Speaking at the Democracy Bootcamp event in Calgary on Sept. 21, Taylor Gunn of Civix explains how teachers can have an impact on students' political engagement through the organization's Student Vote program.
"Engaged teachers engage their students."
That’s what Taylor Gunn, president and chief election officer of Civix, told the more than 300 politically engaged teachers who converged on Telus Spark in Calgary on Sept. 21 for an event dubbed Democracy Bootcamp.
Civix, a non-partisan charity, hosted the conference to improve teachers’ civic knowledge, interest and instructional capacity, as well as enhance their delivery of Student Vote, a parallel election for students under the voting age that coincides with actual federal, provincial, territorial and municipal elections.
The next instalment of Student Vote is slated to be held during National Student Vote Week from Oct. 13 to 16, just prior to the Oct. 19 federal election.
Alberta Teachers’ Association President Mark Ramsankar, who welcomed participants to the conference, said he wasn’t surprised by the large turnout.
"The reason I’m not surprised is because, when we talk about civic duty, that’s very important to us as teachers," he said. "It’s through events like this that we hope to be able to encourage young people to understand (a) their civic responsibility and (b) how they can, in turn, start to encourage parents and themselves to hold elected officials accountable for the promises they make, the statements that they say and the fact that they represent us."
In a presentation entitled Why Are We Here?, Civix senior program manager Caitlin Hayward pointed out that voter turnout has been declining in Canada since the Second World War and especially since the 1990s. While 75 per cent of eligible voters cast ballots in the 1945 federal election, only 61 per cent voted in the 2011 election.
The decline is not uniform across all age groups. Younger Canadians are significantly less likely to vote than older Canadians, and each generation is voting less than the last. In the 2011 federal election, 39 per cent of 18- to 24-year-olds cast ballots, compared with 70 per cent of those aged 55 and up. That electoral imbalance is creating a crisis of democratic legitimacy, Hayward said.
Teachers make a difference
Following the 2011 federal election, Elections Canada commissioned a national youth survey to investigate the causes of youth electoral engagement and non-engagement. The survey identified two kinds of barriers that inhibit youth from engaging in the electoral process —motivational barriers, or "getting to the door," and access barriers, or "getting through the door."
Motivational barriers, which are far more significant than access barriers, include a lack of knowledge of and interest in politics, a belief that all political parties are the same, a belief that none of the parties cares about issues of concern to youth and a lower sense of appreciation for voting.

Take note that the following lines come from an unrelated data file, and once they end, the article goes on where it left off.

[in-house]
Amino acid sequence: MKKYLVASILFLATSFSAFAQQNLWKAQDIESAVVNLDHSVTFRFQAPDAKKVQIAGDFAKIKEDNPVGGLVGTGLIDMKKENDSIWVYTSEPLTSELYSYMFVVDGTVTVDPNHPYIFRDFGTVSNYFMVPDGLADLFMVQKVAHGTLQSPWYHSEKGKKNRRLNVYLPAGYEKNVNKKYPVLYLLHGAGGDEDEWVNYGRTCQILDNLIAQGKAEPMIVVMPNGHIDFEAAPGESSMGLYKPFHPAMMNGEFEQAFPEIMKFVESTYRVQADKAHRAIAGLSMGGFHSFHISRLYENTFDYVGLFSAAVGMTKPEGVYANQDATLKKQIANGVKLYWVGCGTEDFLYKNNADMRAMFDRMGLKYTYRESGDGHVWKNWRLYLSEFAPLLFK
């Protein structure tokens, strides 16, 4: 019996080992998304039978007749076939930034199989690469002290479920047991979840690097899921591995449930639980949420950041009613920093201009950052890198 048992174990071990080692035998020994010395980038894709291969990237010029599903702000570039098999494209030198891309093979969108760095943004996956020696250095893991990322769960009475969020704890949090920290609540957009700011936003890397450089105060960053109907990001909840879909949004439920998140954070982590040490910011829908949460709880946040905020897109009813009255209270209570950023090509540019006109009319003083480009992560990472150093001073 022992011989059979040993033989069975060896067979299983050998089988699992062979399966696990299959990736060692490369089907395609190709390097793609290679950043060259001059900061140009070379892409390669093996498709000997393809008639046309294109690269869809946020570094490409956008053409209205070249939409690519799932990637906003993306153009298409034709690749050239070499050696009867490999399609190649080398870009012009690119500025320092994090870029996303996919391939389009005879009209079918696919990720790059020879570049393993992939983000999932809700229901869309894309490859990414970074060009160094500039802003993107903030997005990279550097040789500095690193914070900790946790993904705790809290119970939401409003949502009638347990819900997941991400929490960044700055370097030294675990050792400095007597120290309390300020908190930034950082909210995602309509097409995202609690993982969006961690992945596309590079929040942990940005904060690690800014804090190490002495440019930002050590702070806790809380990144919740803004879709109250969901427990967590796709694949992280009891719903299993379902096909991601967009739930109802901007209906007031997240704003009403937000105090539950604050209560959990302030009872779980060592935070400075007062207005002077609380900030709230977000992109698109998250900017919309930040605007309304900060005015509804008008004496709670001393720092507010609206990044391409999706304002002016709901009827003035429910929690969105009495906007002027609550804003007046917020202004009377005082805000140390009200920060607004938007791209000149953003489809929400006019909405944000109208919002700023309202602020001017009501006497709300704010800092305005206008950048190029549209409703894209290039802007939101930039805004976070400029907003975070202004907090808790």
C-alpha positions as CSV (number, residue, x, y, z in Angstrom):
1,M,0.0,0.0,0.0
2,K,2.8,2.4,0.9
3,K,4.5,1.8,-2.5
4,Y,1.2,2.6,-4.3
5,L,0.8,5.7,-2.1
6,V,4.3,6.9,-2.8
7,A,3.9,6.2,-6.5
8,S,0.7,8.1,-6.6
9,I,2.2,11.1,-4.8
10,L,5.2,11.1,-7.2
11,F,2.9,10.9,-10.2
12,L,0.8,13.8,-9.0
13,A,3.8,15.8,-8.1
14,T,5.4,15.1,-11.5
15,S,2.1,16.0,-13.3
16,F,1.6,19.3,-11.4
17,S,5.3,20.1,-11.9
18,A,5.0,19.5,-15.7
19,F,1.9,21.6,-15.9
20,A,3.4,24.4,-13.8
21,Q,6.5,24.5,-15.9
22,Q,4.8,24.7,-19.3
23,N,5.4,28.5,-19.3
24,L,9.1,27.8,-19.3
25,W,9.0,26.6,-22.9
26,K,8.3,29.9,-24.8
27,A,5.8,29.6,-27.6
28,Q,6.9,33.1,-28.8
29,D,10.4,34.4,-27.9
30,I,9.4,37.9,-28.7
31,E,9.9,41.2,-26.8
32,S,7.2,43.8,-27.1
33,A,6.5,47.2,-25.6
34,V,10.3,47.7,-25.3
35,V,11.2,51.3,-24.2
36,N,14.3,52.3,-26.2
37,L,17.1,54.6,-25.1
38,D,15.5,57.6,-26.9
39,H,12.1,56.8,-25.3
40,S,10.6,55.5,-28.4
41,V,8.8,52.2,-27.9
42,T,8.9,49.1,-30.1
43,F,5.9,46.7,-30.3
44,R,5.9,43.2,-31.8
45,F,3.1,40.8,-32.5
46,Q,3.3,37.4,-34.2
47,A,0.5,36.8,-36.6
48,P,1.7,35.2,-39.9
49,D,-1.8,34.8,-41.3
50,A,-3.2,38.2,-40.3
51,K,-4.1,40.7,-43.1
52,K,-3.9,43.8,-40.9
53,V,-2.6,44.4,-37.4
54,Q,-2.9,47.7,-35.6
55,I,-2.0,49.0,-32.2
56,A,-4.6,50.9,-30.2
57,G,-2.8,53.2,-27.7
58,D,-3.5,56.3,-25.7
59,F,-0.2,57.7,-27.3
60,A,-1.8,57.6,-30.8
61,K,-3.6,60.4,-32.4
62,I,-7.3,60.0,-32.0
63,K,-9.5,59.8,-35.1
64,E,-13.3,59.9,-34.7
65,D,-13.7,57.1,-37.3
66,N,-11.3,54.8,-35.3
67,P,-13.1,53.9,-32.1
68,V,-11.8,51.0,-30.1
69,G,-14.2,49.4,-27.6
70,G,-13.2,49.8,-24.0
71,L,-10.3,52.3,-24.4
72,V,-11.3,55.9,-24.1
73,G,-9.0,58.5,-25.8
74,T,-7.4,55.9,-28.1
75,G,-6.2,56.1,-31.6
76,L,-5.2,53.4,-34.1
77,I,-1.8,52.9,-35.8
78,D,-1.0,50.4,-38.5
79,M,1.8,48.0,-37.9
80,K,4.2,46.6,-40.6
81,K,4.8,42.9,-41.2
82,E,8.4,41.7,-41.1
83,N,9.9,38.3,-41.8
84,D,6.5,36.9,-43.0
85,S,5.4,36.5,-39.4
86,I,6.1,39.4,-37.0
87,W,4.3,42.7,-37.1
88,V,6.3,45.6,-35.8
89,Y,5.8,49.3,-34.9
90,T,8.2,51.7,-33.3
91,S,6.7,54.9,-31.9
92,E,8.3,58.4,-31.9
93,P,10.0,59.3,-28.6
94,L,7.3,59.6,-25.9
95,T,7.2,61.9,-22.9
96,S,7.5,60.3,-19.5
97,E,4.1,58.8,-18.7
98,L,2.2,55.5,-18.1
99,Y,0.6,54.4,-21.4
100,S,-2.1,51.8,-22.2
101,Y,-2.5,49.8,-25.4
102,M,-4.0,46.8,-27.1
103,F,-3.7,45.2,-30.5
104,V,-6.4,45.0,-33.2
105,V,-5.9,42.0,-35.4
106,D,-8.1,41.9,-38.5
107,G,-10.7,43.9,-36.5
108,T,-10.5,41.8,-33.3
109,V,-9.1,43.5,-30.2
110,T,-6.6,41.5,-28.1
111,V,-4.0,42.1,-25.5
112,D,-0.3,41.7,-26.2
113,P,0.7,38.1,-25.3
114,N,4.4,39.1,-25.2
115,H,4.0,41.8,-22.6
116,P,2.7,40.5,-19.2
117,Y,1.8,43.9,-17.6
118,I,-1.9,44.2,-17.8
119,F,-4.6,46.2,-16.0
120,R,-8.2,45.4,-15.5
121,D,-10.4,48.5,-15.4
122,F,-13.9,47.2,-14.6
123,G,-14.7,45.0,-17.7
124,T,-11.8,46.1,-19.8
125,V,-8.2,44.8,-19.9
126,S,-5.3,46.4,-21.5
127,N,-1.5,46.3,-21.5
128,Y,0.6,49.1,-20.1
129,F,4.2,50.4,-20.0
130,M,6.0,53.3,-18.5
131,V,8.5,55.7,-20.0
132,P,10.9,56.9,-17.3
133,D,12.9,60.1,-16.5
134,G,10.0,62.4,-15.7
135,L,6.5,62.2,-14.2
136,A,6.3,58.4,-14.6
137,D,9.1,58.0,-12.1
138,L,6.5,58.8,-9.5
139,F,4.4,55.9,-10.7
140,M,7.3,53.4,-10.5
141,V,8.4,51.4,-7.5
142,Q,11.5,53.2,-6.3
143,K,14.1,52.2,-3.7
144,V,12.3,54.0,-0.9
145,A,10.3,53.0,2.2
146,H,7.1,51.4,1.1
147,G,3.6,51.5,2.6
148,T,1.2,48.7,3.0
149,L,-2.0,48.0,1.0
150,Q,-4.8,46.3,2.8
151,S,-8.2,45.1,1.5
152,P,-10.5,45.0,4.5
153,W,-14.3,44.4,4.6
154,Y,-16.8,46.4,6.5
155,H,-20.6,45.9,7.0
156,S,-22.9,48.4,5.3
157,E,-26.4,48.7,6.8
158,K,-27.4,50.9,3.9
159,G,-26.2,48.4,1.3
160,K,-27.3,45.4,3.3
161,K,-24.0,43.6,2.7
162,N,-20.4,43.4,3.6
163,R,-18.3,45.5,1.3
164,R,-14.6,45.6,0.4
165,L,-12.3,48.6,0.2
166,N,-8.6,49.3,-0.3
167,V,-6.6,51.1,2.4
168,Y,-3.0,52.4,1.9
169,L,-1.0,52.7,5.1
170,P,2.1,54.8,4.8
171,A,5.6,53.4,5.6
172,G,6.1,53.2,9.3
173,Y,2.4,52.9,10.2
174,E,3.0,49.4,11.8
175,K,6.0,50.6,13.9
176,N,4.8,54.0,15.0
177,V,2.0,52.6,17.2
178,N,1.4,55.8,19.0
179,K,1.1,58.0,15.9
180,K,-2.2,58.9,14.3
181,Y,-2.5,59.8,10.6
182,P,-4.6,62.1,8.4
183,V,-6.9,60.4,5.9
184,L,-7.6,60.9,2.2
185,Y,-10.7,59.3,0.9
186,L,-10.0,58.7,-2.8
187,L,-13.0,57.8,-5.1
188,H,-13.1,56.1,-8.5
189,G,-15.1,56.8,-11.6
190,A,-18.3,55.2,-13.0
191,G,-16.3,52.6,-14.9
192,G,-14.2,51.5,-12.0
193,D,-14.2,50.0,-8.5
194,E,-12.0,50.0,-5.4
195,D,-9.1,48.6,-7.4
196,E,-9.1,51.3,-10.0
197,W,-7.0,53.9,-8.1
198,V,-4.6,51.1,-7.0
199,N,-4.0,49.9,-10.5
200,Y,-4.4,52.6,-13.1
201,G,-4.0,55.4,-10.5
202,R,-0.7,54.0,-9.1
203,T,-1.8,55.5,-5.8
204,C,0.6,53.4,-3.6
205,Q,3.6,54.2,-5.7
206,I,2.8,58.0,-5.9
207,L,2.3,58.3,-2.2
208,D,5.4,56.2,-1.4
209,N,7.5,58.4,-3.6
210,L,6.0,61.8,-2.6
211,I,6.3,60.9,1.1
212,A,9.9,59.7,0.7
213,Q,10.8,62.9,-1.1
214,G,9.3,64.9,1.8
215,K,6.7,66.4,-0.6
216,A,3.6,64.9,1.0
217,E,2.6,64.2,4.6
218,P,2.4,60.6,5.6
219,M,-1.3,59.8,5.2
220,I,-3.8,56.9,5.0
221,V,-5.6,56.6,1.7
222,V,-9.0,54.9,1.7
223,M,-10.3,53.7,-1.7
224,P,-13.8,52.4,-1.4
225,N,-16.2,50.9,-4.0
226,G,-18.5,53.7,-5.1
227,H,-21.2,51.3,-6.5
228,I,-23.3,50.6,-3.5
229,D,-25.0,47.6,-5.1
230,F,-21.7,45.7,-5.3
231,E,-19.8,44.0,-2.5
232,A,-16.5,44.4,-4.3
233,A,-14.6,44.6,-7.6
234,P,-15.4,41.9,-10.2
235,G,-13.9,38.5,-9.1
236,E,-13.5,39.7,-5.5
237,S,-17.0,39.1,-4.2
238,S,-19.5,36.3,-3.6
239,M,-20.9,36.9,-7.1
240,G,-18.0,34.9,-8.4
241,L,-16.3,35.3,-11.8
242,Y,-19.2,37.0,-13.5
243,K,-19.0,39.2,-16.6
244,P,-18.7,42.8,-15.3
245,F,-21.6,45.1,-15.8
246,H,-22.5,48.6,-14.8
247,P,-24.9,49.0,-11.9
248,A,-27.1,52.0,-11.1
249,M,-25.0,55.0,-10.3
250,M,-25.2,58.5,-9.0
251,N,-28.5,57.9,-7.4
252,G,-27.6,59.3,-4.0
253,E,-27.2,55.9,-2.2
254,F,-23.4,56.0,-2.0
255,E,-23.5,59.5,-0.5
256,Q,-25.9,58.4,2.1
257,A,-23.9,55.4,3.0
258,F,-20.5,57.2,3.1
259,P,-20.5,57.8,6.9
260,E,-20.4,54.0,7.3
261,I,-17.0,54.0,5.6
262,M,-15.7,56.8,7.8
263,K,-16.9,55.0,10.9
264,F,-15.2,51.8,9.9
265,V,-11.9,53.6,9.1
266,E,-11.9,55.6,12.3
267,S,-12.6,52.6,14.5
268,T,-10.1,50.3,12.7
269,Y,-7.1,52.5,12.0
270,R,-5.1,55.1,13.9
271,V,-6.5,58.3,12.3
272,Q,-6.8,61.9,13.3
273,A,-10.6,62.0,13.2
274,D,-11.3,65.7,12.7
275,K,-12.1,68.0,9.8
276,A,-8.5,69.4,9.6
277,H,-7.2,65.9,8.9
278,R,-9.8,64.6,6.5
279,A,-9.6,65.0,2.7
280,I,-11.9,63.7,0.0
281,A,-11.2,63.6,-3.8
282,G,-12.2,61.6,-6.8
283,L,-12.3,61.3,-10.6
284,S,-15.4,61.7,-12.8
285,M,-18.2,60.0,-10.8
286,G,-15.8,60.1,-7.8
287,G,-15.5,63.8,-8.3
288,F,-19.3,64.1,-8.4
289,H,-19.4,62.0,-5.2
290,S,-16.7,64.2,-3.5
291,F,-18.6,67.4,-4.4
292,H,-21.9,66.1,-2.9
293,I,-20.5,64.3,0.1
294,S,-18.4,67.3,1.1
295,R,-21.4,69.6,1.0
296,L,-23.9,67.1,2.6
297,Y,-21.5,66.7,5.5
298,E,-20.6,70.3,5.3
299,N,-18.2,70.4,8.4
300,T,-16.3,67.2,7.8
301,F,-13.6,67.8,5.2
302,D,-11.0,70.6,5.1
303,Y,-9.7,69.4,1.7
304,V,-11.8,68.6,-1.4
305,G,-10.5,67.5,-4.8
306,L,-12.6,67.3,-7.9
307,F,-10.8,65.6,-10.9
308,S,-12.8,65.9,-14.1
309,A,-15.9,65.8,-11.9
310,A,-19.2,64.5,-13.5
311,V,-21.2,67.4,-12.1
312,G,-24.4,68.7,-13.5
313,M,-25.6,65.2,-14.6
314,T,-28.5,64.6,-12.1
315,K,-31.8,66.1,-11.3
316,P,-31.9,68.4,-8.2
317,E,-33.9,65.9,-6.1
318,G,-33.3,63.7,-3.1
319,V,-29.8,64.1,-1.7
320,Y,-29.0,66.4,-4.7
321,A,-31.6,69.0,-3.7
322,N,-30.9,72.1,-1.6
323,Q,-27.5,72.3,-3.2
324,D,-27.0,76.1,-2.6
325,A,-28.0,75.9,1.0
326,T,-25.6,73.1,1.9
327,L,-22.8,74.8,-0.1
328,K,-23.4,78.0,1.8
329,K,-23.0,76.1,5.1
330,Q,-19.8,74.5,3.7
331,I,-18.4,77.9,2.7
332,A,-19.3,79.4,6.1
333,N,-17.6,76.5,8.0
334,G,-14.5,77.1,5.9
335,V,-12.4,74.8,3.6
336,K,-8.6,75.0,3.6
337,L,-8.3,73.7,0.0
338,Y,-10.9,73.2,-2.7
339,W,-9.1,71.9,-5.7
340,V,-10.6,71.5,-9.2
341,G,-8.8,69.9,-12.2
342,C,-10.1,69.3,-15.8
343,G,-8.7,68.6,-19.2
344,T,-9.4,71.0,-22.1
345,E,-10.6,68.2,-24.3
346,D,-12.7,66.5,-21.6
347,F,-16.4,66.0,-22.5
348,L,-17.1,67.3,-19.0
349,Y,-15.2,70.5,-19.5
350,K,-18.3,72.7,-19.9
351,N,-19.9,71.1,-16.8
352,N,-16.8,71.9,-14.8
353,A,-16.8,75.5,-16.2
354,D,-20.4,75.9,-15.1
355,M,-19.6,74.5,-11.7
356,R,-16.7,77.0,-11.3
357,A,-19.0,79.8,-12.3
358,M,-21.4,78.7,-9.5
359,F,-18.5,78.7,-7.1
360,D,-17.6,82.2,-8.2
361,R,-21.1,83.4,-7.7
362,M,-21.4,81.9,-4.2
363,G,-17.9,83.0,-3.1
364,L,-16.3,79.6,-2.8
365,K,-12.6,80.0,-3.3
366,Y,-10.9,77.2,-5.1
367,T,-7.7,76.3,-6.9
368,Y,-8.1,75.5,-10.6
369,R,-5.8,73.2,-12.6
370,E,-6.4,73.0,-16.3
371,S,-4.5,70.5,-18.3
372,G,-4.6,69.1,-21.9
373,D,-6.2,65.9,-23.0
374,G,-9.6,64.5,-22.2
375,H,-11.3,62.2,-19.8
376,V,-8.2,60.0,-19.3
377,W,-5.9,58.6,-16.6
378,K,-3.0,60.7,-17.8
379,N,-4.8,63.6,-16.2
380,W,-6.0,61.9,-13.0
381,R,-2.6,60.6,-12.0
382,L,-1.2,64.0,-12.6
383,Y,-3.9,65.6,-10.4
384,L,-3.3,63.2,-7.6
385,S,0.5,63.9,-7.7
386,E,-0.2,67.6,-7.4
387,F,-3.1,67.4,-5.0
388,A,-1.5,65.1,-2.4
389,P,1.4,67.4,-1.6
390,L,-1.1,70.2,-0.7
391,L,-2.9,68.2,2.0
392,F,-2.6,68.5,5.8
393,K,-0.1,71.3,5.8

Elections Canada used the survey results to develop two profiles — one of young non-voters and the other of young voters. In addition to exhibiting less knowledge of and interest in politics and other motivational barriers, young non-voters had few political influencers. In contrast, young voters discussed politics while growing up; they were contacted by candidates or political parties; and they were influenced by family, friends and politicians. They were also influenced by teachers.
"This is where you are already making an impact," Hayward told participants. "You are already modelling for [students] an engaged person, a politically engaged person, who wants to talk about politics, who is sincere to talk to about politics, who’s willing to answer questions."
Since it began in 2003, Student Vote has grown steadily to the point where 563,000 students in 3,750 schools cast ballots in the 2011 federal parallel election. Alberta mirrors that growth, with more than 92,000 students in 838 schools in every constituency participating in the 2015 parallel election that predicted, with uncanny accuracy, the general election results.
"You shattered records in the spring of this year," Hayward told participants. "We don’t want to play favourites or anything, but honestly, Alberta teachers are right now the most engaged teachers across the entire country."
Not only does the province have the highest registration rates, but 95 per cent of participating teachers also report the results of their parallel elections.
An independent evaluation of the program conducted in 2011 found that 99 per cent of teachers surveyed said that they would likely participate in Student Vote in the future, and 85 per cent reported that the program had increased their confidence in teaching civics.
Students reported improved political knowledge, increased interest in politics and increased dialogue with family.
"Every single one of those is a marker of a young voter," Hayward said.
While parents also reported improved political knowledge, increased interest in politics and increased dialogue with family, 20 per cent of them reported that their child’s participation in Student Vote had positively affected their decision to vote.
"Twenty per cent of parents ... may have gone to the polls because their kids were in Student Vote," Hayward said. "Imagine 20 per cent of your community votes because you’re talking to their kids about politics. That’s doing a really good thing in resolving the crisis of democratic legitimacy."